Collaborator Contribution Carried out knockouts in the FAE gene of Brassica juncea (Indian Mustard)
Impact Knockout lines are available
Start Year 2019
 
Description The role of oilseed rape leaf wax characteristics in resistance against the light leaf spot pathogen Pyrenopeziza brassicae 
Organisation Chadacre Agricultural Trust
Country United Kingdom 
Sector Charity/Non Profit 
PI Contribution Our Research Team has provided the Principal Supervisor and second supervisors for this MSc by research project (student Heather Fell). The student is based at the University of Hertfordshire for this work.
Collaborator Contribution Rothamsted Research (Dr Fred Beaudoin) has provided advice and facilities for parts of the work. The three charities have provided funding for the work.
Impact The MSc student has presented the work at UK scientific conferences
Start Year 2019
 
Description The role of oilseed rape leaf wax characteristics in resistance against the light leaf spot pathogen Pyrenopeziza brassicae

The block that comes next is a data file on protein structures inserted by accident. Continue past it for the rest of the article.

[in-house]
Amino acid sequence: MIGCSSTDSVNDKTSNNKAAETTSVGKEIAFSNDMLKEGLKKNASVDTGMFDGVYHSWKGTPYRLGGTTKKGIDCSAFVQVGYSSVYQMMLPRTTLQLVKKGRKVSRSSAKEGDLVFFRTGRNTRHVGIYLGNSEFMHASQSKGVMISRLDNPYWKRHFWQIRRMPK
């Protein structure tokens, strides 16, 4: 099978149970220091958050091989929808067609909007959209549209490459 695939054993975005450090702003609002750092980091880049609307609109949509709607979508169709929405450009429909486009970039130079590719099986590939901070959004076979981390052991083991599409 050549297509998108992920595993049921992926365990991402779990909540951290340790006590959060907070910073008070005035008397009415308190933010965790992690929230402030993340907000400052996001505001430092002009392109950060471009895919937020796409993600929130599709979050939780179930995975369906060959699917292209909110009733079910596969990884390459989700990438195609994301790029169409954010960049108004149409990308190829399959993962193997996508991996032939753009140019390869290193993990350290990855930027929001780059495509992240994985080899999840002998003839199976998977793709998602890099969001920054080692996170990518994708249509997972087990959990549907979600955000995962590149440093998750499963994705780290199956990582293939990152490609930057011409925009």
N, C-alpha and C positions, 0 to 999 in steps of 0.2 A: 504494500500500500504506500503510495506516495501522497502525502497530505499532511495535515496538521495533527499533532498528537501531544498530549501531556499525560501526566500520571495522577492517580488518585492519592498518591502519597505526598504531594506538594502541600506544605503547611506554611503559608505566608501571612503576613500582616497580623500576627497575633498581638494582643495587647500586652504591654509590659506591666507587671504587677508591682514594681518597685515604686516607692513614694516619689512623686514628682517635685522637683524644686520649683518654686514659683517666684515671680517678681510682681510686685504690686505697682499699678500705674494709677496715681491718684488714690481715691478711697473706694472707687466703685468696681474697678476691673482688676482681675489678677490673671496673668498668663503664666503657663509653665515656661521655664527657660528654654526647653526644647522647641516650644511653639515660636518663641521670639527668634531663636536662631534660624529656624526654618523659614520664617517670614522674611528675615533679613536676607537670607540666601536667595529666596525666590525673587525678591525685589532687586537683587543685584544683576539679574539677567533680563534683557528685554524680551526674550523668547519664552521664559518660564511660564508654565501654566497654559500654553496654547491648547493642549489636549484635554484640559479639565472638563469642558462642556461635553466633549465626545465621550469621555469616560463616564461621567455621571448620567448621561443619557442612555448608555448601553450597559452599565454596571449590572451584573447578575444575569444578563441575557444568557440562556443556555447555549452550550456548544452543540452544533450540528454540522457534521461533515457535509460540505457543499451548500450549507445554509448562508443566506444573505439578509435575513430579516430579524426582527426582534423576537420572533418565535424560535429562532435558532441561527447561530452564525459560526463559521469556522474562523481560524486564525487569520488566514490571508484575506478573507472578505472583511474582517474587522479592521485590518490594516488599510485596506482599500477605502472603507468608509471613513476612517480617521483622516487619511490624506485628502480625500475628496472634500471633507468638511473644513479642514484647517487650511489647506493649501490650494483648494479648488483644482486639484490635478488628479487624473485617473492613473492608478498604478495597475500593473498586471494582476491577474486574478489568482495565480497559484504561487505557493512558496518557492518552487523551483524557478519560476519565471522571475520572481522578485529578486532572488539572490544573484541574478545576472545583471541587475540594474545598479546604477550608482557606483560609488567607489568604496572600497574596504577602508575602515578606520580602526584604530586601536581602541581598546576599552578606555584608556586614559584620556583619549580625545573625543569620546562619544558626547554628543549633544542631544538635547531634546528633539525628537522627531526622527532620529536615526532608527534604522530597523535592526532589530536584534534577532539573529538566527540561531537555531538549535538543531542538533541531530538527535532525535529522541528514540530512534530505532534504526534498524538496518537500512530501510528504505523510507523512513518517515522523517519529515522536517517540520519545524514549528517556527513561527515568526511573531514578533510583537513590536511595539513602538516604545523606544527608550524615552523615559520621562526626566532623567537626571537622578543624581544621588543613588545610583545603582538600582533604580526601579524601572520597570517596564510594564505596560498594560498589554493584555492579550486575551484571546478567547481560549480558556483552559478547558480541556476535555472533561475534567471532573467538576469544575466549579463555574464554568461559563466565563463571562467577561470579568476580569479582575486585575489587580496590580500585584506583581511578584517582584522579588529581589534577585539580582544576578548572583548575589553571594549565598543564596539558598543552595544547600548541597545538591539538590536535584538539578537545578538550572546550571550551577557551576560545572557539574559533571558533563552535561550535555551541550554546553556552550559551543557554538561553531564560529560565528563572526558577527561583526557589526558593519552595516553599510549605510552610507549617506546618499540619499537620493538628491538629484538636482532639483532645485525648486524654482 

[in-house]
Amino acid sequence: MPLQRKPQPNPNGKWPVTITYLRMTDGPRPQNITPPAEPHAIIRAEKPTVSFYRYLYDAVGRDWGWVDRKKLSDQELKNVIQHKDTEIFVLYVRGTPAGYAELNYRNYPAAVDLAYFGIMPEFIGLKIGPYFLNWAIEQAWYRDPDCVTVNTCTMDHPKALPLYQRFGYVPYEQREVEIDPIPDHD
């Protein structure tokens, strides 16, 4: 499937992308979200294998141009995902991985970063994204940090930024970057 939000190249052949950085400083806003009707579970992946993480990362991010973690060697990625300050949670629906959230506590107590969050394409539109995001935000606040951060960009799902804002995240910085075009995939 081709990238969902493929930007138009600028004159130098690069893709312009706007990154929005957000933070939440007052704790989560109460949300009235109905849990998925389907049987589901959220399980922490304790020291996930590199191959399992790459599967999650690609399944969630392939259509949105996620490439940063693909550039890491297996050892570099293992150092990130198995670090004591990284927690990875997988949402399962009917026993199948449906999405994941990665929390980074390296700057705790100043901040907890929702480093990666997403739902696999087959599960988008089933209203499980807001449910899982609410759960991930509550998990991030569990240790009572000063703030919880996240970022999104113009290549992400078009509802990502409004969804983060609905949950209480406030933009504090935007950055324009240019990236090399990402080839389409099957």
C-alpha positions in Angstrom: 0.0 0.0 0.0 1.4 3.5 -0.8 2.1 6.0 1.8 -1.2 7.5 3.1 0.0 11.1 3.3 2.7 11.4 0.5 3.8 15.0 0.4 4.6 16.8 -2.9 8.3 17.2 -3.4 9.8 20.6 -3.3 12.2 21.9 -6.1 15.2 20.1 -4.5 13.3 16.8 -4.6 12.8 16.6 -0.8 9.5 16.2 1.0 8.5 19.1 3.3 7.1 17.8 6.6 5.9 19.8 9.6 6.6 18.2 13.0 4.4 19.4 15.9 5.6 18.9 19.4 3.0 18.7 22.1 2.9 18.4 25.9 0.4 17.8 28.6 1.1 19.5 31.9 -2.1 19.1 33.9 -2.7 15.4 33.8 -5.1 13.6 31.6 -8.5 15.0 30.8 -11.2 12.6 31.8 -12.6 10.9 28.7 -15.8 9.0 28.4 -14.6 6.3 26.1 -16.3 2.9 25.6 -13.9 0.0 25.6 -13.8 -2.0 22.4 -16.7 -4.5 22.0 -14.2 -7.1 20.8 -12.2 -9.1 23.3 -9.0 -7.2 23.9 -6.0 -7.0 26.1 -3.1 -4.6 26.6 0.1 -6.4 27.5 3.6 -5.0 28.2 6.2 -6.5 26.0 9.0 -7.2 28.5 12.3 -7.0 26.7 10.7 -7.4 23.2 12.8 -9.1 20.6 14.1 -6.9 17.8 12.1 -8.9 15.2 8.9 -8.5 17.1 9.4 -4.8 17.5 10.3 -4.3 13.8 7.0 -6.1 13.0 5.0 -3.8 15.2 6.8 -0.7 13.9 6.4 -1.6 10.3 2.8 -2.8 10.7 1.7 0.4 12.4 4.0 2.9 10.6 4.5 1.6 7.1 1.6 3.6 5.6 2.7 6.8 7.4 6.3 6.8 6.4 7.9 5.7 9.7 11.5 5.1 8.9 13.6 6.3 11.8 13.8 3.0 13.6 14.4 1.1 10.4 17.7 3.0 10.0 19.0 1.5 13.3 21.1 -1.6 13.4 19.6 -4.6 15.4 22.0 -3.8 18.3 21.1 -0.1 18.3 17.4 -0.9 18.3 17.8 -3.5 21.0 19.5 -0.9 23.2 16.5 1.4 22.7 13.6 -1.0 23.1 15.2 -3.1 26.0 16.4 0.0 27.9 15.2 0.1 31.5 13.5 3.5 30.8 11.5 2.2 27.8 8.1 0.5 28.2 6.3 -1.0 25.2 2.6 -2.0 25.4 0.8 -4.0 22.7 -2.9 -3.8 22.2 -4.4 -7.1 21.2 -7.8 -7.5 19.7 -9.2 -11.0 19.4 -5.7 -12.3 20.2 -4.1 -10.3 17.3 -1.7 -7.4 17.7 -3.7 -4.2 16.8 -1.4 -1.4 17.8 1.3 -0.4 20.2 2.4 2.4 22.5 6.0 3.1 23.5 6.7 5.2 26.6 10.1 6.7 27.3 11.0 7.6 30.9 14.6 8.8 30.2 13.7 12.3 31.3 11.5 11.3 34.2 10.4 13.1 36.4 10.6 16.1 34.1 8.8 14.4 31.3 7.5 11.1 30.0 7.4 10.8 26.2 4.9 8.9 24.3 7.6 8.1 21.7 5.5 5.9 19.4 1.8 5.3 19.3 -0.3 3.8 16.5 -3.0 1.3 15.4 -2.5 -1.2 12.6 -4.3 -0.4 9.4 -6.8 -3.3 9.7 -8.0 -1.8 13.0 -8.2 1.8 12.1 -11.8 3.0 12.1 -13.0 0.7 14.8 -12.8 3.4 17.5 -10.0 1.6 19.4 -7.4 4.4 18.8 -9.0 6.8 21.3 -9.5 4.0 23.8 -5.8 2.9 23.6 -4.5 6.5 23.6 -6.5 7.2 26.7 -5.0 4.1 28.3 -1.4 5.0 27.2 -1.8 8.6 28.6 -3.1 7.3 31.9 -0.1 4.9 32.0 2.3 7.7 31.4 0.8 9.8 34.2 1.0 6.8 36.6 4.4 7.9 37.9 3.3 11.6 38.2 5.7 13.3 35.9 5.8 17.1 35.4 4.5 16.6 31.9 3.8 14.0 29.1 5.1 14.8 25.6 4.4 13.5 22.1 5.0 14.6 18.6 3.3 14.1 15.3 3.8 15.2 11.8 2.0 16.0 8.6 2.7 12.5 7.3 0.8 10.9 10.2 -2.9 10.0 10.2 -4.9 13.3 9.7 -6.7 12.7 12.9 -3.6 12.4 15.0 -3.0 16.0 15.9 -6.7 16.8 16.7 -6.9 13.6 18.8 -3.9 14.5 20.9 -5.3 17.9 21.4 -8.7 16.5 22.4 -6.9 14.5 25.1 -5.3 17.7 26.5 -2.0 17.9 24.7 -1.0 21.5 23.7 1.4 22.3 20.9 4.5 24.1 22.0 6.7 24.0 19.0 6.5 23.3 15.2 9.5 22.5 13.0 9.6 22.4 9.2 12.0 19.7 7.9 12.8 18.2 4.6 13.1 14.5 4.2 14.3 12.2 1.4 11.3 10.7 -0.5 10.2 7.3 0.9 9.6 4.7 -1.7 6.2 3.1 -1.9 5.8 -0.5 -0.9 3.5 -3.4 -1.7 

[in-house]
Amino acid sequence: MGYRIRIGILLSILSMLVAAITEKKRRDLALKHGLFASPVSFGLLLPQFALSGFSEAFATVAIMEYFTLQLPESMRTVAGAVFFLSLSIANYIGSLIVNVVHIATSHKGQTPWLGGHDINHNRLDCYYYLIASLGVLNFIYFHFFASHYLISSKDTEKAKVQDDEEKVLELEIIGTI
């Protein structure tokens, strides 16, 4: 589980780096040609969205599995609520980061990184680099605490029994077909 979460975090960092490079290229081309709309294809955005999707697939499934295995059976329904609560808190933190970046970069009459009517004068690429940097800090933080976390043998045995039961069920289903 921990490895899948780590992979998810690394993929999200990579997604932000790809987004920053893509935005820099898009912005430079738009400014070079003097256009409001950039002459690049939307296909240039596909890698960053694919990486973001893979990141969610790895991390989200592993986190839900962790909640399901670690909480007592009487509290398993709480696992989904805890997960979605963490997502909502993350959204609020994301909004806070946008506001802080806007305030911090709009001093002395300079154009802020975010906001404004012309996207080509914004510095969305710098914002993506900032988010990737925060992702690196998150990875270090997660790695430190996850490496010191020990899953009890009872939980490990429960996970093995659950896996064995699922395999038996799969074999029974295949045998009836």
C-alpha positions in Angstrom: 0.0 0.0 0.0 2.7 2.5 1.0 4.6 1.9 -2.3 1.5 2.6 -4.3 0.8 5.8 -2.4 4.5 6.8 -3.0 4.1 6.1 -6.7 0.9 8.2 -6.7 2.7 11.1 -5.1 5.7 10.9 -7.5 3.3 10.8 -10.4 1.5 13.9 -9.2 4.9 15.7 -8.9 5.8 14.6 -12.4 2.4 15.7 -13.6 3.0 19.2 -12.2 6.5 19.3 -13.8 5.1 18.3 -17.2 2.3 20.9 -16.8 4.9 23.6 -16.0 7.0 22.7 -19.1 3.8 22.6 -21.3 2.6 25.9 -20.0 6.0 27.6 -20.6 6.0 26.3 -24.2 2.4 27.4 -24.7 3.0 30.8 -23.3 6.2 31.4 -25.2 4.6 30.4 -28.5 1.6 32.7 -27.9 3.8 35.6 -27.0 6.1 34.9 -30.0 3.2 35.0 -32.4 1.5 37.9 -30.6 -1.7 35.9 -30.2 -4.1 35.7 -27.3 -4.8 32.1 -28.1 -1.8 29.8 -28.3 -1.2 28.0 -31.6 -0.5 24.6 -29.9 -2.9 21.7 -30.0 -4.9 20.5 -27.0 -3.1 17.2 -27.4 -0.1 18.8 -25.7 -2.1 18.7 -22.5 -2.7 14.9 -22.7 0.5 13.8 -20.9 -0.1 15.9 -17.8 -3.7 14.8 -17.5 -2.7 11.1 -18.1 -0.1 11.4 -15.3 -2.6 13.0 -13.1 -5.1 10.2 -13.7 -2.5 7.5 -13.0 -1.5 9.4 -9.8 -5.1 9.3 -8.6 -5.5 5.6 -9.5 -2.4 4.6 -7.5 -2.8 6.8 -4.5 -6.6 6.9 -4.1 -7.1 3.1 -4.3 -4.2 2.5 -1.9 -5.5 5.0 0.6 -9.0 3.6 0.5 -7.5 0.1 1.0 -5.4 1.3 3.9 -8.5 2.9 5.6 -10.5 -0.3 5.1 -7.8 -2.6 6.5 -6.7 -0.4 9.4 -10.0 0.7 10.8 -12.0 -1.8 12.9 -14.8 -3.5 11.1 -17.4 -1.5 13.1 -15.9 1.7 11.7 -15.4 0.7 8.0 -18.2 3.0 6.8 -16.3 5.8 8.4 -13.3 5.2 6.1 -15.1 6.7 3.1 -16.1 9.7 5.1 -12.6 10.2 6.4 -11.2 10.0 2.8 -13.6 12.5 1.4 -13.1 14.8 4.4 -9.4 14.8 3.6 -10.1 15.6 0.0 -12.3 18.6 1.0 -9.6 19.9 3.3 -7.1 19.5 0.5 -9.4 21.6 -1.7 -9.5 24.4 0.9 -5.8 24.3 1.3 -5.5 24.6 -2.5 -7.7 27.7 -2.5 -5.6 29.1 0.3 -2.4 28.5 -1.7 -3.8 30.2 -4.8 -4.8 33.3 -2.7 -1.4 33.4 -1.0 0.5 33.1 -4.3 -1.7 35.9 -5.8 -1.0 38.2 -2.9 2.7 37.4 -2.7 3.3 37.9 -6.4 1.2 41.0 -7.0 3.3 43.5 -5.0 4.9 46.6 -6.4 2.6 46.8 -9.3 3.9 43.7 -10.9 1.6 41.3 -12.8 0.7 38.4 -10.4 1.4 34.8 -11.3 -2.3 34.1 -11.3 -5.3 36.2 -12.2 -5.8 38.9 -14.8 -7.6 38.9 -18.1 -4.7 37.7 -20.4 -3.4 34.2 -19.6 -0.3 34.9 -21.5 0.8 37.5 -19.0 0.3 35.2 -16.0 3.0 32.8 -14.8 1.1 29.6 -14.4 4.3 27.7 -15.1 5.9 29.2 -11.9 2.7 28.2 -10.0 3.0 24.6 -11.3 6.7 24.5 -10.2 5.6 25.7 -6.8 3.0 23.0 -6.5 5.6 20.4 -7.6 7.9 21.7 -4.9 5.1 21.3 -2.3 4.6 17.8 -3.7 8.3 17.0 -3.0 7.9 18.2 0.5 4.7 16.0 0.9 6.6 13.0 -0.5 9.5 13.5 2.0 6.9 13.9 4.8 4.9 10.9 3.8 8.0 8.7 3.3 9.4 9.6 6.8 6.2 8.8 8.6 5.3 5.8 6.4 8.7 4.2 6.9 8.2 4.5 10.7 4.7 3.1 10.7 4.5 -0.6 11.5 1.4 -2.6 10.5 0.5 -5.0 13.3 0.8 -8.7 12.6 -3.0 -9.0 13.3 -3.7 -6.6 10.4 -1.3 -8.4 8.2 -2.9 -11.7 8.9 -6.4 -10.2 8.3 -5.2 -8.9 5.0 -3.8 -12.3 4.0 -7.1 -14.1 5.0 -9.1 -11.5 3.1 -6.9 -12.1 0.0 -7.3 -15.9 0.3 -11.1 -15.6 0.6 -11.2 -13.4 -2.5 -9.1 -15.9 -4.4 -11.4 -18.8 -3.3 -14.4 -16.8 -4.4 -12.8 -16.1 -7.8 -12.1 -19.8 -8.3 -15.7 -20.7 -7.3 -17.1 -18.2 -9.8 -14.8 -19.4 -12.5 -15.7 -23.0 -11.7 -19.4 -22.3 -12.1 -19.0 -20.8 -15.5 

Organisation Felix Cobbold Trust
Country United Kingdom 
Sector Charity/Non Profit 
PI Contribution Our Research Team has provided the Principal Supervisor and second supervisors for this MSc by research project (student Heather Fell). The student is based at the University of Hertfordshire for this work.
Collaborator Contribution Rothamsted Research (Dr Fred Beaudoin) has provided advice and facilities for parts of the work. The three charities have provided funding for the work.
Impact The MSc student has presented the work at UK scientific conferences
Start Year 2019
 
Description The role of oilseed rape leaf wax characteristics in resistance against the light leaf spot pathogen Pyrenopeziza brassicae 
Organisation Rothamsted Research
Country United Kingdom